Masi is one of the Veneto's (northeastern Italy) largest producers. There is, of course, nothing inherently wrong with that. In fact, I have thoroughly enjoyed Masi's Mazzano Amarone Classico on several occasions. Perhaps this positive impression is what led me to a new wine from Masi's cellar - Campofiorin. The wine is designated a "SuperVenetian" (in the vein of Super Tuscans, I suppose). This buzzword isn't what caused me to pick up the bottle. Rather, I noticed the term, "ripasso" on the bottle (see pic, at right). I've always been intrigued by wines made using the ripasso technique.
Ripasso literally means 'repassed' in Italian. It's a technique wherein the winemaker adds extra flavor, tannin, and alcohol by adding the unpressed skins of Amarone wine (Amarone is made from grapes that are slowly dried out on mats or wicker shelves). The risks associated with this technique are that ripasso-ing can also impart oxidized flavors and botrytis (noble rot) to the wine. Of course some see this as a fault (hi there Huge!), while others may enjoy these flavors (that'd be me).
Now I was really curious about this seemingly modern wine (SuperVenitian) made with an old timey technique (ripasso).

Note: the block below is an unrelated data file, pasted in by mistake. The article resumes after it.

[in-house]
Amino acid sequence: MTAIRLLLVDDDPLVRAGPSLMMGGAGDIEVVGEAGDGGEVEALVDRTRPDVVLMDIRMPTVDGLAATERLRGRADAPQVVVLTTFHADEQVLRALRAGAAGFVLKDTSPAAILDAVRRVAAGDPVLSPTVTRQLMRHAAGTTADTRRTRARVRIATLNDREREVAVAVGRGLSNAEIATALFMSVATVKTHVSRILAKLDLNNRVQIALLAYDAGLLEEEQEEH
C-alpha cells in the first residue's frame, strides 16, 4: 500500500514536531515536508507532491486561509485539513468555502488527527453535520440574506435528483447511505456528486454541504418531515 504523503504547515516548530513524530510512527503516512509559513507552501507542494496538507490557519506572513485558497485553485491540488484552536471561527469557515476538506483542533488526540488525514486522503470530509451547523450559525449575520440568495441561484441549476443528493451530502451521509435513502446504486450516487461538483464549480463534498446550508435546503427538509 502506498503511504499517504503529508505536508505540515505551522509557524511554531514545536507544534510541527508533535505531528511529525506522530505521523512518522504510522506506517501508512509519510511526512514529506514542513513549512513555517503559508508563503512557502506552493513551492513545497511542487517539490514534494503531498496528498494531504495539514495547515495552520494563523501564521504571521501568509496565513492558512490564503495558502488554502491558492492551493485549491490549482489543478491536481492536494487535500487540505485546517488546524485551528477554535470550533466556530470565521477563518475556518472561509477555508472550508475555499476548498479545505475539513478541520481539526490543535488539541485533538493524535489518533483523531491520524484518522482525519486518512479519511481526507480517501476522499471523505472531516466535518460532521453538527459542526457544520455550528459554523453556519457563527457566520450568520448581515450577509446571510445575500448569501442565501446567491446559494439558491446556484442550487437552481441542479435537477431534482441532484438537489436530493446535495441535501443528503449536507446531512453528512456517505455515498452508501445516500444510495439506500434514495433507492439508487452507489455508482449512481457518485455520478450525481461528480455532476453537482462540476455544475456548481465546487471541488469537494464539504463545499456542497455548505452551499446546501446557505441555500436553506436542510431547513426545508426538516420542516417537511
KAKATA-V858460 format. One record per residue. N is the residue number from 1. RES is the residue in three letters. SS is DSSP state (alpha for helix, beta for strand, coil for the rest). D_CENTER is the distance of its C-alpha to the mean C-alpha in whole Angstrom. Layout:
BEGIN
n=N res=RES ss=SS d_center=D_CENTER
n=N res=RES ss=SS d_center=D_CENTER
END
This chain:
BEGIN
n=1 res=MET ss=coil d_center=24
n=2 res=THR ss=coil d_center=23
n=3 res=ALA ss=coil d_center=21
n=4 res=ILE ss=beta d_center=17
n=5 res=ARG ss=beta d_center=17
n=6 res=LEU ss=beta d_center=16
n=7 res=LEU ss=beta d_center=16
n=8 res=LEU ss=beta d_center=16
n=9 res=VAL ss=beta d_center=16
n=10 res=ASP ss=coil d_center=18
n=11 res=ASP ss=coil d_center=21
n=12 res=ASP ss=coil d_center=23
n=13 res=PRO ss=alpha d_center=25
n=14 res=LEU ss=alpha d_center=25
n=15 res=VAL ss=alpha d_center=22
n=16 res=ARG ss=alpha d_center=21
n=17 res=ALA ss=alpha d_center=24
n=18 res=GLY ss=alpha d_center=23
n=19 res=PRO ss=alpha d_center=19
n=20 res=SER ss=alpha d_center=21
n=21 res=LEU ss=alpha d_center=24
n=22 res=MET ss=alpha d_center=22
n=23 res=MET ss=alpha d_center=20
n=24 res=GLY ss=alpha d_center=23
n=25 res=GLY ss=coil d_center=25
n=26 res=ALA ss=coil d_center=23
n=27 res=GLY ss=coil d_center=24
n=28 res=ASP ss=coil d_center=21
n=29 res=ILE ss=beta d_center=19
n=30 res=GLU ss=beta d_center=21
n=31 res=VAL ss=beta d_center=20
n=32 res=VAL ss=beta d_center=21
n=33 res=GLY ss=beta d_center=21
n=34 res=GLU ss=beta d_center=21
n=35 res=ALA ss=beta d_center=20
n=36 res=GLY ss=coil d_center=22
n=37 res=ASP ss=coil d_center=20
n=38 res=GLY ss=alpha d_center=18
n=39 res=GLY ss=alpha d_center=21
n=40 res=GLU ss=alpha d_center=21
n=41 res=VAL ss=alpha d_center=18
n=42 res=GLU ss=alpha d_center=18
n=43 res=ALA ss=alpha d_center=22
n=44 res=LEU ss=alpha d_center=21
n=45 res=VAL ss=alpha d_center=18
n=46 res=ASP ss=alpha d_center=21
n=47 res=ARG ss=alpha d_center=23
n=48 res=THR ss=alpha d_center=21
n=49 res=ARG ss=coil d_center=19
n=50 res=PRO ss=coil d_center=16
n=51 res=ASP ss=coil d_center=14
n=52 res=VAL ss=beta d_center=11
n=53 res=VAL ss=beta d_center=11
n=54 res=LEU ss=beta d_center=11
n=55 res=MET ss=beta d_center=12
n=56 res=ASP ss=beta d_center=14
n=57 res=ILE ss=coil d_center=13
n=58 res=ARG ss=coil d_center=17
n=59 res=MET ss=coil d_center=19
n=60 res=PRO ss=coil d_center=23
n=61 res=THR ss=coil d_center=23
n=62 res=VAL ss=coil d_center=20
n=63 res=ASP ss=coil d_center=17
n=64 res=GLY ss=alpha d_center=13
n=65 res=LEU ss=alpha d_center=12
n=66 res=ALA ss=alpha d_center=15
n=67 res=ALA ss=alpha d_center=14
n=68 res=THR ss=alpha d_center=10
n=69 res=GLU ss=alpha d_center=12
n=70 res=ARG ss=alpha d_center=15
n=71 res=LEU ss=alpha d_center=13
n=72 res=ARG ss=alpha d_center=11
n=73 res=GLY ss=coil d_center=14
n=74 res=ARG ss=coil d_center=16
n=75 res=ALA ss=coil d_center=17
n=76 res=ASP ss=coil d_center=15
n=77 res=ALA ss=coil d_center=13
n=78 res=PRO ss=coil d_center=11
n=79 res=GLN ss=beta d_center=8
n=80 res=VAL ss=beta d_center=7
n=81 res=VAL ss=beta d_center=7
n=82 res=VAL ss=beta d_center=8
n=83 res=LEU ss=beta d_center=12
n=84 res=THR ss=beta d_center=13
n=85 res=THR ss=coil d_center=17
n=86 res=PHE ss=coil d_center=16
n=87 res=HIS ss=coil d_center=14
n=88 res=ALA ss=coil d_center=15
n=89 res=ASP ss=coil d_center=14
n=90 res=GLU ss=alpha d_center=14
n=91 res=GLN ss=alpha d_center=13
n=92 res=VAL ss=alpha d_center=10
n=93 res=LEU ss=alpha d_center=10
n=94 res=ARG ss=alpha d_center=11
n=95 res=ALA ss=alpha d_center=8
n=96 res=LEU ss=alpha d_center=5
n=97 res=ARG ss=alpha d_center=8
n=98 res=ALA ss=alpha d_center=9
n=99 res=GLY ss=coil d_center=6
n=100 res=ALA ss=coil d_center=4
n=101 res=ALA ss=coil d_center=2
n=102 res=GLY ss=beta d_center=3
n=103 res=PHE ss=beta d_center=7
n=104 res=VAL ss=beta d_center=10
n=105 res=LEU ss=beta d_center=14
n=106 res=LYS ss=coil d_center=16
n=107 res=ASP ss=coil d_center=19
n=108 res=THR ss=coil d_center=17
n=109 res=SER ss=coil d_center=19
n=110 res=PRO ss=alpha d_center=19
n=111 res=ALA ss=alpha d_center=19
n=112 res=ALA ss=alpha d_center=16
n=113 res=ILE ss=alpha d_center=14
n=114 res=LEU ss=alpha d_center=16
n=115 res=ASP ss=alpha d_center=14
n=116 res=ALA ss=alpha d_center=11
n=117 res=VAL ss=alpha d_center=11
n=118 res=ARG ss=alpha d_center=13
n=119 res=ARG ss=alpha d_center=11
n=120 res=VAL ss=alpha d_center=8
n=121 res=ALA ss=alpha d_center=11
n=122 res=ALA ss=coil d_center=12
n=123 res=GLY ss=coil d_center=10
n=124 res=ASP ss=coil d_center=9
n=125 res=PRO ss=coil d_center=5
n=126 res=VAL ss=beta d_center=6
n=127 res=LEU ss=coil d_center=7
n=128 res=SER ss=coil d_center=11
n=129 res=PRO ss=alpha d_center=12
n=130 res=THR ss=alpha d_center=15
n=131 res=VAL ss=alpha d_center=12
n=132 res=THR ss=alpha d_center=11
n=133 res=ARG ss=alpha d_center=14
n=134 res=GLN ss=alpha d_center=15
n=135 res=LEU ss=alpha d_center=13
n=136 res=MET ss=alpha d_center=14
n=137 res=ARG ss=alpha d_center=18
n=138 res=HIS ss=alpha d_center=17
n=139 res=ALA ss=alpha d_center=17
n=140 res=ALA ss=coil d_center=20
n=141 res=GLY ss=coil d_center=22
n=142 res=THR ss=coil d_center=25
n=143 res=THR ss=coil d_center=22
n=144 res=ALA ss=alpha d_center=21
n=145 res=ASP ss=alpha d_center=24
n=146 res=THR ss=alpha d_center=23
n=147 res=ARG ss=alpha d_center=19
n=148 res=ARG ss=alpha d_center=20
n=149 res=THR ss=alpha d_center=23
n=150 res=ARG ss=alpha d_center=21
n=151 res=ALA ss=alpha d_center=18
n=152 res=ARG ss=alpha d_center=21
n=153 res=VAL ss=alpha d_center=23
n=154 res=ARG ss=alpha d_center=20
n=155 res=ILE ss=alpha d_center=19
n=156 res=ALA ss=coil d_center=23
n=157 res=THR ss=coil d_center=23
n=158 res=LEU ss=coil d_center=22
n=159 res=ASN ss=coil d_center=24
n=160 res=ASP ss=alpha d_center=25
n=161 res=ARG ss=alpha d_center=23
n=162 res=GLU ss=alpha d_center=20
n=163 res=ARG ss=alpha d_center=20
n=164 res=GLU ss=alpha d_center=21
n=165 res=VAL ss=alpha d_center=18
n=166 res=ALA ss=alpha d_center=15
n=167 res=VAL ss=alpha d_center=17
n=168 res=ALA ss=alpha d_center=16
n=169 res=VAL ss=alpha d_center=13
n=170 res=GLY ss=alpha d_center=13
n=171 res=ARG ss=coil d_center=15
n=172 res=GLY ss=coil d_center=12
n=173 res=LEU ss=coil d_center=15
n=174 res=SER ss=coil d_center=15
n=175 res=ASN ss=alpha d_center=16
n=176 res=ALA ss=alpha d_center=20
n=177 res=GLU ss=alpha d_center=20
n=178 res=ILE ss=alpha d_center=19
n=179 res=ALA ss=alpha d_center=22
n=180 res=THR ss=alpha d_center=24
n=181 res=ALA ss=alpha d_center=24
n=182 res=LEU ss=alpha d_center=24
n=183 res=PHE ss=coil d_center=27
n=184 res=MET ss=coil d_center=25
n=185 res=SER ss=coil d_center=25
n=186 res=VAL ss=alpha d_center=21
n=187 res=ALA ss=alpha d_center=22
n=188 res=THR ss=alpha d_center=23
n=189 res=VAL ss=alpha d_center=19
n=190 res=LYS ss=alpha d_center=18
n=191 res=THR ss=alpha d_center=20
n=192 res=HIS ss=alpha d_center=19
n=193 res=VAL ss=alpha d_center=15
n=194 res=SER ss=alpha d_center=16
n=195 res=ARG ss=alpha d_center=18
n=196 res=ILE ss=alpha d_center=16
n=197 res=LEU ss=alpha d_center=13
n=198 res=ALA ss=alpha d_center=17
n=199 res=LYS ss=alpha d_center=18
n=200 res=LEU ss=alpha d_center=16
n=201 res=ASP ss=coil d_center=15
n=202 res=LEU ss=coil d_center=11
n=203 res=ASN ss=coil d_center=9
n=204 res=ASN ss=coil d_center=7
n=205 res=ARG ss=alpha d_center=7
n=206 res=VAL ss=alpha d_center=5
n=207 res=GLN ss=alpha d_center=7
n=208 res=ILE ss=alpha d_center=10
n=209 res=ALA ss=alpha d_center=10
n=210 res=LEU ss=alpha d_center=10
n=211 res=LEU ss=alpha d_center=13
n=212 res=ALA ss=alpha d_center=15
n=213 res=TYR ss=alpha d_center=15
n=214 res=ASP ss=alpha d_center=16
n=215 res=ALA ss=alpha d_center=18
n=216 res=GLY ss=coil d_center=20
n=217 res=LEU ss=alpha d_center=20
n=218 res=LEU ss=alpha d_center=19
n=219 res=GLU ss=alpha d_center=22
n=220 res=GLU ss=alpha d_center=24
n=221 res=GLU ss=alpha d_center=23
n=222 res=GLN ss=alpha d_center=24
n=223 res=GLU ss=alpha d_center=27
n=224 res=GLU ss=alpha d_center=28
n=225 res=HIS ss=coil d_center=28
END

Masi Campofiorin "Ripasso Nectar Angelorum Hominibus" (editor's note: sheeesh) 2001 ($16)
- 70% Corvina, 25% Rondinella, 5% Molinara (traditional grapes of Valpolicella)
- Deep ruby core fading to a salmon-colored, narrow rim
- The wine seemed very closed for quite some time. As it began to open up I detected scents of herb, cherries, and earth
- The wine's flavor belies it's age - it tastes quite young with simple flavors of red cherry along with hints of cedar and tobacco. The wine isn't noticeably structured in terms of tannin, flavor intensity, or alcohol. In fact the wine is medium-bodied, with slightly abrasive tannins and a finish of moderate length (ending with tart, bitter fruit flavors). I didn't notice any ripasso characteristics
**.5 (2.5 stars out of 5)
Campofiorin was fairly pleasant to drink, but it offered approximately zero traits of any ripasso wine I've tasted in the past. Thus, I was quite disappointed by the seemingly misapplied term on the label. And to make things slightly more annoying, Masi has somehow made the term 'Ripasso' a registered trademark. How exactly does a winery trademark a technique? Instead of the fantasy name "Ripasso Nectar Angelorum Hominibus" I call this wine "Ri-poser" as in ripasso poser.